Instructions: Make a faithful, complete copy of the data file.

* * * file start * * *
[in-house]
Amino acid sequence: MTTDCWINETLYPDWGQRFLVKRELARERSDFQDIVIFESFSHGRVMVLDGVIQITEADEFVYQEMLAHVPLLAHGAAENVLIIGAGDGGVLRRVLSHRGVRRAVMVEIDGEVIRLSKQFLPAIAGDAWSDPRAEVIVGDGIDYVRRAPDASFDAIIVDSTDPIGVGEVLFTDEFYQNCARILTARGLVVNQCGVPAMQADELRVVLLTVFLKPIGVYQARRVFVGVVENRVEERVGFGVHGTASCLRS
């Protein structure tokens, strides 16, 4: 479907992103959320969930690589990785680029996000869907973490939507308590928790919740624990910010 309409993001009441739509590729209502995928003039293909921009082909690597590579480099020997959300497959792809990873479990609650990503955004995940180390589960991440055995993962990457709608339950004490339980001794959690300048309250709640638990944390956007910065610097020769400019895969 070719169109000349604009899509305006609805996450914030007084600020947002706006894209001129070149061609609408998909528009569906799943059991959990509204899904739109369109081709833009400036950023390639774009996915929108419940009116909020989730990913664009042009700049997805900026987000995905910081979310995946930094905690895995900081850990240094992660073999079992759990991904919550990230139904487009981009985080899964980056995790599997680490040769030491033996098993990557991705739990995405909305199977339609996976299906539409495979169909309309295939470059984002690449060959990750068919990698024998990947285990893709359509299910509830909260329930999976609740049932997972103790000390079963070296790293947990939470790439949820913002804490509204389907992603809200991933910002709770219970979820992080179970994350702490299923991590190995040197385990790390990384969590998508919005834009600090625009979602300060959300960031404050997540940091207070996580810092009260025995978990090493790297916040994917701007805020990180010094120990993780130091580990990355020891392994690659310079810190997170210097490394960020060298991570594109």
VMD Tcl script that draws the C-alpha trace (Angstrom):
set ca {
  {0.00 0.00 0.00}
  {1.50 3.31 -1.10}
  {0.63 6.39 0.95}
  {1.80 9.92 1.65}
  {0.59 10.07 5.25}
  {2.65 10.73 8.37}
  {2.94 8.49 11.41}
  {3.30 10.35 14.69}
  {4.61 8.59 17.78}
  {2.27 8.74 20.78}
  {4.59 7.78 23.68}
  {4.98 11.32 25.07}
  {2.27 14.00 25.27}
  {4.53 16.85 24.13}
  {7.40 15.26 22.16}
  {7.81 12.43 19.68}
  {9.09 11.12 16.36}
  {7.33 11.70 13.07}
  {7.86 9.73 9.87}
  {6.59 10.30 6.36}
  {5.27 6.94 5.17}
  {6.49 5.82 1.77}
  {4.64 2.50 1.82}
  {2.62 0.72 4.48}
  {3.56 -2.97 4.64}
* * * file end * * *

[in-house]
Amino acid sequence: MTTDCWINETLYPDWGQRFLVKRELARERSDFQDIVIFESFSHGRVMVLDGVIQITEADEFVYQEMLAHVPLLAHGAAENVLIIGAGDGGVLRRVLSHRGVRRAVMVEIDGEVIRLSKQFLPAIAGDAWSDPRAEVIVGDGIDYVRRAPDASFDAIIVDSTDPIGVGEVLFTDEFYQNCARILTARGLVVNQCGVPAMQADELRVVLLTVFLKPIGVYQARRVFVGVVENRVEERVGFGVHGTASCLRS
């Protein structure tokens, strides 16, 4: 479907992103959320969930690589990785680029996000869907973490939507308590928790919740624990910010 309409993001009441739509590729209502995928003039293909921009082909690597590579480099020997959300497959792809990873479990609650990503955004995940180390589960991440055995993962990457709608339950004490339980001794959690300048309250709640638990944390956007910065610097020769400019895969 070719169109000349604009899509305006609805996450914030007084600020947002706006894209001129070149061609609408998909528009569906799943059991959990509204899904739109369109081709833009400036950023390639774009996915929108419940009116909020989730990913664009042009700049997805900026987000995905910081979310995946930094905690895995900081850990240094992660073999079992759990991904919550990230139904487009981009985080899964980056995790599997680490040769030491033996098993990557991705739990995405909305199977339609996976299906539409495979169909309309295939470059984002690449060959990750068919990698024998990947285990893709359509299910509830909260329930999976609740049932997972103790000390079963070296790293947990939470790439949820913002804490509204389907992603809200991933910002709770219970979820992080179970994350702490299923991590190995040197385990790390990384969590998508919005834009600090625009979602300060959300960031404050997540940091207070996580810092009260025995978990090493790297916040994917701007805020990180010094120990993780130091580990990355020891392994690659310079810190997170210097490394960020060298991570594109």
VMD Tcl script that draws the C-alpha trace (Angstrom):
set ca {
  {0.00 0.00 0.00}
  {1.50 3.31 -1.10}
  {0.63 6.39 0.95}
  {1.80 9.92 1.65}
  {0.59 10.07 5.25}
  {2.65 10.73 8.37}
  {2.94 8.49 11.41}
  {3.30 10.35 14.69}
  {4.61 8.59 17.78}
  {2.27 8.74 20.78}
  {4.59 7.78 23.68}
  {4.98 11.32 25.07}
  {2.27 14.00 25.27}
  {4.53 16.85 24.13}
  {7.40 15.26 22.16}
  {7.81 12.43 19.68}
  {9.09 11.12 16.36}
  {7.33 11.70 13.07}
  {7.86 9.73 9.87}
  {6.59 10.30 6.36}
  {5.27 6.94 5.17}
  {6.49 5.82 1.77}
  {4.64 2.50 1.82}
  {2.62 0.72 4.48}
  {3.56 -2.97 4.64}